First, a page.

Illustration by Jon Adams
Strangers have helped make traveling more accessible.
I am one of a billion disabled people, a number that the World Health Organization describes as 15 percent of the global population. And as a traveler, there will always be details I can’t anticipate.
At first, the stress of the airport security line didn’t faze me.
I was traveling alone from my hometown of Los Angeles to Portland, Oregon in the late morning. Harsh fluorescent lights shone above the crowd, shuffling obediently in near silence toward a row of X-ray machines guarded by a gruff TSA officer. Although it buzzed with intimidation, it wasn’t unfamiliar.
I was born with cerebral palsy to parents who met in the travel industry, and our family tree has branches that stretch from Vancouver to New York and Kingston to Manila. We often boarded planes for reunions and vacations, and somewhere along the way, we discovered that the physical toll of terminals would disappear if I ordered a wheelchair with my boarding pass.
So as I rolled through security, I felt the confidence that comes with repetition. Until I got to the front of the line and wasn’t able to take off my shoes.
No matter how far I leaned down to loosen the laces, I couldn’t budge the soles from my heels. On one hand, this was encouraging: I had bought these new high-tops to hold my ankles in place as I walked. But on the other, as I tried to ignore the weight of stares and scoffs on my back, I felt helpless. That’s when a woman left the line to ask me if she could try. Then another woman asked, too. I nodded with relief as a lump cleared from my throat. And suddenly, there two strangers were, yanking at my shoes. When they were finally off, the gruff TSA officer stopped to echo my gratitude. Then the two women were gone.
Strangers can make new surroundings feel more approachable. I’ve asked them to point out the correct train and the right street, and I’ve followed their recommendations to an undiscovered restaurant or a must-see view. Even in a hyperconnected world, a stranger’s insider knowledge could be the easy detail that keeps a trip in motion. But as a woman with a disability, these interactions have an added layer: I’ve found that the kindness of strangers has made traveling more accessible.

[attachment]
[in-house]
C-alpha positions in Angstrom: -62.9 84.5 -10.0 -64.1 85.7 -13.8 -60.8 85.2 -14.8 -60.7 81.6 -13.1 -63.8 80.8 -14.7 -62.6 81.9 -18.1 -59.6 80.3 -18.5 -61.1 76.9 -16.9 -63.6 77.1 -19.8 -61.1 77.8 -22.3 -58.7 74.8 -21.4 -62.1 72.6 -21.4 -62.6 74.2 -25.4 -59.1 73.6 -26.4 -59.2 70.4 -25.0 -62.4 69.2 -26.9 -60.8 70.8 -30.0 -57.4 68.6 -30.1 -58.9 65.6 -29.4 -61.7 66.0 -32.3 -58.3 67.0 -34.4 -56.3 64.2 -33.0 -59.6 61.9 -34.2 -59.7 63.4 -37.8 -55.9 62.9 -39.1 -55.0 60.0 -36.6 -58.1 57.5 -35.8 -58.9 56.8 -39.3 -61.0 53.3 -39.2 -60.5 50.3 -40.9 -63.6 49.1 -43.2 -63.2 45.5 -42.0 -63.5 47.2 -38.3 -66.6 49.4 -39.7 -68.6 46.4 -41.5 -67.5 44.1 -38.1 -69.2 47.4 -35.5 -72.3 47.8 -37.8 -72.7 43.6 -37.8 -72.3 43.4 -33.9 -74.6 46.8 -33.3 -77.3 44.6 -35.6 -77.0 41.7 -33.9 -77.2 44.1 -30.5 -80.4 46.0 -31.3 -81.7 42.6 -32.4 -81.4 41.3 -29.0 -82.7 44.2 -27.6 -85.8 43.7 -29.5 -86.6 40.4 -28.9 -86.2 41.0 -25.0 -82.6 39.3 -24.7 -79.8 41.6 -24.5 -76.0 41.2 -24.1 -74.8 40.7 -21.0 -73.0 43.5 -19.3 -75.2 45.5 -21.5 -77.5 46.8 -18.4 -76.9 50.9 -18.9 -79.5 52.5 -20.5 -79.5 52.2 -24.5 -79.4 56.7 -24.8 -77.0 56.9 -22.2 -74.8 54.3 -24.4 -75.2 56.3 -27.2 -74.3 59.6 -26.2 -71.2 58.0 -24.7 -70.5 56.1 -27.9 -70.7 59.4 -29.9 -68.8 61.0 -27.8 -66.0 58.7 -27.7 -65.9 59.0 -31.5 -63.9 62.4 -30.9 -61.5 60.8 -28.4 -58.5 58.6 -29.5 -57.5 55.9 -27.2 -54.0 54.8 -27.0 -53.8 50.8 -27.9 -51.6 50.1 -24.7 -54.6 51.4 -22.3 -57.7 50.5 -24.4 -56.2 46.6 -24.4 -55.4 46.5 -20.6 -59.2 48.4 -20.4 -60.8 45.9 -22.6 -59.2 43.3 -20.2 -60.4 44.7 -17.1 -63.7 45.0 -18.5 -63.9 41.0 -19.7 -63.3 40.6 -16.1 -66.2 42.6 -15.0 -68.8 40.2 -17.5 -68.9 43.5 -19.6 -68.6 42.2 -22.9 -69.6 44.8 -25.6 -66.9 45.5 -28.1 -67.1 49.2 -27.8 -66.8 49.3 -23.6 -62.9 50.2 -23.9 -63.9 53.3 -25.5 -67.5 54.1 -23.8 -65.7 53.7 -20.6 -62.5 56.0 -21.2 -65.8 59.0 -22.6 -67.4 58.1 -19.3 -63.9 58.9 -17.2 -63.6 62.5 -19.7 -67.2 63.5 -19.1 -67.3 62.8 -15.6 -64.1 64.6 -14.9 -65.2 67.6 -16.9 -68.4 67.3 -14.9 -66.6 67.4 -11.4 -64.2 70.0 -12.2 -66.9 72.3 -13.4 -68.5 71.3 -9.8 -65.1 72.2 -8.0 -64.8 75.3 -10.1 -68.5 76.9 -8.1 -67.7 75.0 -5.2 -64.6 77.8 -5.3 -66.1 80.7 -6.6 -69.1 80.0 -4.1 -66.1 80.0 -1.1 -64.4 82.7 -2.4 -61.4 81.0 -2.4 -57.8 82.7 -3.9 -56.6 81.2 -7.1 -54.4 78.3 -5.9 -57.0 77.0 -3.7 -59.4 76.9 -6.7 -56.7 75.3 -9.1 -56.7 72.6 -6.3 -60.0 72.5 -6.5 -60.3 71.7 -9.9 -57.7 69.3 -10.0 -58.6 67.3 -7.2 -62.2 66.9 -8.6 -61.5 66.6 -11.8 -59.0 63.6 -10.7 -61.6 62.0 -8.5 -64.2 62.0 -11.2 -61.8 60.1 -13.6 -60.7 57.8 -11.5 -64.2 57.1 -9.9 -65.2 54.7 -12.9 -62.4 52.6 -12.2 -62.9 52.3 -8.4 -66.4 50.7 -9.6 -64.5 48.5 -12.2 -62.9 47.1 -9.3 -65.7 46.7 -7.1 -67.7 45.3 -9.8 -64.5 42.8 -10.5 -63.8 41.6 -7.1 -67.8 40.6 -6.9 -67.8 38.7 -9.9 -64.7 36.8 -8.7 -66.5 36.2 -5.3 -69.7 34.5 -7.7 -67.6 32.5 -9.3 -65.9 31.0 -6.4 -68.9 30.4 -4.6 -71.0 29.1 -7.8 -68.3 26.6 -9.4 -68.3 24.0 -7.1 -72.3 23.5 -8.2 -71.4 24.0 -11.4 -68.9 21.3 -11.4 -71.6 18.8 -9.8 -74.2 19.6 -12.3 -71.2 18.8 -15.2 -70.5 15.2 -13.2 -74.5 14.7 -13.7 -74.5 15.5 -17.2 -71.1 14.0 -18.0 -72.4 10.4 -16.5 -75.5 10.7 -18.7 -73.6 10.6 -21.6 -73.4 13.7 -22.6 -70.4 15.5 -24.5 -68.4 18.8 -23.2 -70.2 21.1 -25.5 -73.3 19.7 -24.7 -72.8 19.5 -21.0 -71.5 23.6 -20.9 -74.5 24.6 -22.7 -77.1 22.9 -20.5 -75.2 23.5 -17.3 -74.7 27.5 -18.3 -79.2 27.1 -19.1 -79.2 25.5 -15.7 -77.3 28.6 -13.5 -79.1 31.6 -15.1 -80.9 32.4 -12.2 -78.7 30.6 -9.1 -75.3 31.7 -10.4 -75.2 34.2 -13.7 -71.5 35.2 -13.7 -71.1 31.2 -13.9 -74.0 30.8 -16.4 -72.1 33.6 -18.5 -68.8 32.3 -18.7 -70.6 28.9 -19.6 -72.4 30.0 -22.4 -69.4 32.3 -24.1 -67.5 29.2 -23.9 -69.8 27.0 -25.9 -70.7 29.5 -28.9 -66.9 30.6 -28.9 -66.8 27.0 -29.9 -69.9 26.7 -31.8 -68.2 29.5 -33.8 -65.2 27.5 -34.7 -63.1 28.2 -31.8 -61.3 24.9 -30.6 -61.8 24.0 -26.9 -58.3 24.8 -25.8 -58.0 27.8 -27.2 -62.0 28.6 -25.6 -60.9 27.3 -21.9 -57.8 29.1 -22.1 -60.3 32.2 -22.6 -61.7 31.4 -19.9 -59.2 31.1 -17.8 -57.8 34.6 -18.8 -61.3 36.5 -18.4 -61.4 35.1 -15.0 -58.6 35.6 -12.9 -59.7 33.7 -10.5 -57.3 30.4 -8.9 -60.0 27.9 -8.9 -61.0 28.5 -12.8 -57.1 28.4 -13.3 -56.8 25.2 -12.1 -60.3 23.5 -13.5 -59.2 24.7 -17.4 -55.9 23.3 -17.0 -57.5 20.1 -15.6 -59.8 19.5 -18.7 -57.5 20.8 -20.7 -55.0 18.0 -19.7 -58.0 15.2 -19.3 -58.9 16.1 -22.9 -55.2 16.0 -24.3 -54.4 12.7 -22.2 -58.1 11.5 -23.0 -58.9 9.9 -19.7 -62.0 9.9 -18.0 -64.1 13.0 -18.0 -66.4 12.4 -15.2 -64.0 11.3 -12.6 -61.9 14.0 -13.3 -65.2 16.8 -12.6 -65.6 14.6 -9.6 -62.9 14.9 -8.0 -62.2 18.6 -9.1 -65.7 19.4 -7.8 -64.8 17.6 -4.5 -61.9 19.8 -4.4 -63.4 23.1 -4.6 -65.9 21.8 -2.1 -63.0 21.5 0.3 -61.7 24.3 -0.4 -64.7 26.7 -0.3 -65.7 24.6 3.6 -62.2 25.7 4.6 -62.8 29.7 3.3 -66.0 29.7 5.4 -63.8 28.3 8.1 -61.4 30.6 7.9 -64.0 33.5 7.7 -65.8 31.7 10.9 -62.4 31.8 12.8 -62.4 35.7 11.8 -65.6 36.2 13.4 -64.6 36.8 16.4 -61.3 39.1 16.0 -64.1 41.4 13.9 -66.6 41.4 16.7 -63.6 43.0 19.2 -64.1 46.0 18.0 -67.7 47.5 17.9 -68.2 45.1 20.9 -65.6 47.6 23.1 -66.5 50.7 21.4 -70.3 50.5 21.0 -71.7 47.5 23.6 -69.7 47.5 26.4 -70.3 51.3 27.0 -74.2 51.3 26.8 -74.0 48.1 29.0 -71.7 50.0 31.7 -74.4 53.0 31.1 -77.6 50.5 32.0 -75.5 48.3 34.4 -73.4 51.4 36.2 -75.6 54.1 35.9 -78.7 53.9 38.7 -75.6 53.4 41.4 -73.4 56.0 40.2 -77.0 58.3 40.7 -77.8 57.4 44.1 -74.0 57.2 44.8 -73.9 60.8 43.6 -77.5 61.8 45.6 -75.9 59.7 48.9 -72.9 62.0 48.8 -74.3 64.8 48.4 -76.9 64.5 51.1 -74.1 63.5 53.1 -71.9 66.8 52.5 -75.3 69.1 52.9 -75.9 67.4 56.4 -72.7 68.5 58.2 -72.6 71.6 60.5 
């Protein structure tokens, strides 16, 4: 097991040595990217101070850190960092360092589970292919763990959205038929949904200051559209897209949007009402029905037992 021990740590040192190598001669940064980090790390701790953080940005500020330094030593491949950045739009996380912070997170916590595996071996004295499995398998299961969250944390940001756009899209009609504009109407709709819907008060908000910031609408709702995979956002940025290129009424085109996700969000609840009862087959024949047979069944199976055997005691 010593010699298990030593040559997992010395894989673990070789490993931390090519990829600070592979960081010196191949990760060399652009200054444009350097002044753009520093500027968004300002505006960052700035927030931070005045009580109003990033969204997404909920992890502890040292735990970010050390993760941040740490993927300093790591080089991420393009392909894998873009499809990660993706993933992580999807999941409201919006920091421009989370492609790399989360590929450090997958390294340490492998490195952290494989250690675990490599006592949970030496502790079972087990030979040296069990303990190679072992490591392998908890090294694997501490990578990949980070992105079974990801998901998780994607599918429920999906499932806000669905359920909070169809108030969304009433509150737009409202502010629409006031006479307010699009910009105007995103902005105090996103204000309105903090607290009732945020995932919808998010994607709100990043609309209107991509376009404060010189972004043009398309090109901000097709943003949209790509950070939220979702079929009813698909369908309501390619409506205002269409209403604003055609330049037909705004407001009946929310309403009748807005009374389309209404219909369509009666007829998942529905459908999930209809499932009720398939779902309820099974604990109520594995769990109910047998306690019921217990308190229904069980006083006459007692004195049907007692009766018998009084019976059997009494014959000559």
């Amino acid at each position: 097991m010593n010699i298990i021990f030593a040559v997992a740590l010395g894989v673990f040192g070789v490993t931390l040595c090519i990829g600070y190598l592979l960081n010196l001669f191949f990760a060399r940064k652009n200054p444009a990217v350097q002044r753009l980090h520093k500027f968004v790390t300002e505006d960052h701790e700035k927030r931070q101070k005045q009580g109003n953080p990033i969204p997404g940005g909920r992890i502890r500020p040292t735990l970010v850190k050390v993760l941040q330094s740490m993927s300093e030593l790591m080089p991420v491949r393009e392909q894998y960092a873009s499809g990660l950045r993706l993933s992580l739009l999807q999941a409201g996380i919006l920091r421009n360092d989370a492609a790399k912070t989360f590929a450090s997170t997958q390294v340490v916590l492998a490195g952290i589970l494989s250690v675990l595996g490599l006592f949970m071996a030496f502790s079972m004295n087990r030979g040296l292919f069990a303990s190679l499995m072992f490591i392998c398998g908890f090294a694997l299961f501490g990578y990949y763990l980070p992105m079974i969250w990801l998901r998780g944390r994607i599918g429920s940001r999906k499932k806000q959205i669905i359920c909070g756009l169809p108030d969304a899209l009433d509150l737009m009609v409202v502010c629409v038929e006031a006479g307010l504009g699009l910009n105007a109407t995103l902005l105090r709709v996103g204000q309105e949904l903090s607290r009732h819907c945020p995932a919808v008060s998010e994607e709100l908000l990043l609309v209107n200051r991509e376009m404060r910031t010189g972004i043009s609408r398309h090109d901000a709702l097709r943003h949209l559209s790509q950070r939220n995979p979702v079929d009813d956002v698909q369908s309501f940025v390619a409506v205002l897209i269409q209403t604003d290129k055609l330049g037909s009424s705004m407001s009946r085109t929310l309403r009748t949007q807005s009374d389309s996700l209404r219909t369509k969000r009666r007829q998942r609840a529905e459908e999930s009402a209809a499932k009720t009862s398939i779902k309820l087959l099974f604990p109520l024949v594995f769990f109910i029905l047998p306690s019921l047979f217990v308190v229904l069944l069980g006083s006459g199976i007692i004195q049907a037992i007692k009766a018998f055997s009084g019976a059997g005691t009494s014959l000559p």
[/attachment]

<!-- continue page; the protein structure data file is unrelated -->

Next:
I don’t remember a time when I wasn’t curious about the world. When I was a kid, I lurked in the travel aisles of the children’s library, committing tidbits about London and Amsterdam to memory. I dressed up like Amelia Earhart in the fourth grade, and in middle school, I told my mom that I wanted to go to Antarctica. I also don’t recall my parents ever telling me that I couldn’t, even if my knees turned inward and my ankles rolled with every step. I was privileged to be part of a family that vacationed regularly and did so in a way that accommodated my disability as a part of the deal. We explored together, or not at all.
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My parents pushed my rented wheelchairs around museums, and my brother lugged my bags into hotel rooms. My sister was an expert at creating a path through a crowd, and everyone kept an eye out for potential seats so that I could rest after walking. They knew, probably more than I would like to admit, that my joints tend to stiffen and my muscles begin to burn after a half-hour or so of being on foot. This was how we channeled the Griswolds in Las Vegas and took in the beauty of Seattle. It’s how we navigated the streets of Savannah and the sands of Hawaii. Throughout my childhood, we perfected a system that smoothed walkways, ascended staircases, and dissected buildings. Together, we captured the thrill of seeing the sights while knowing that they are often constructed for the primary use of nondisabled bodies.
This strategy was an extension of what we were used to doing at home. That’s because to live with cerebral palsy—and any physical or mental disability—is to develop, hone, and cling to a routine. In order to get around, the easiest routes, the closest parking spaces, and the largest public bathrooms are mentally cataloged alongside the friendliest staff, the most holistic menu, and the calmest store. The opposite can be true as well, and those spots are subsequently ignored. When existing in public as a disabled person can be rife with inaccessibility, these mental notes provide security and independence in their most basic forms.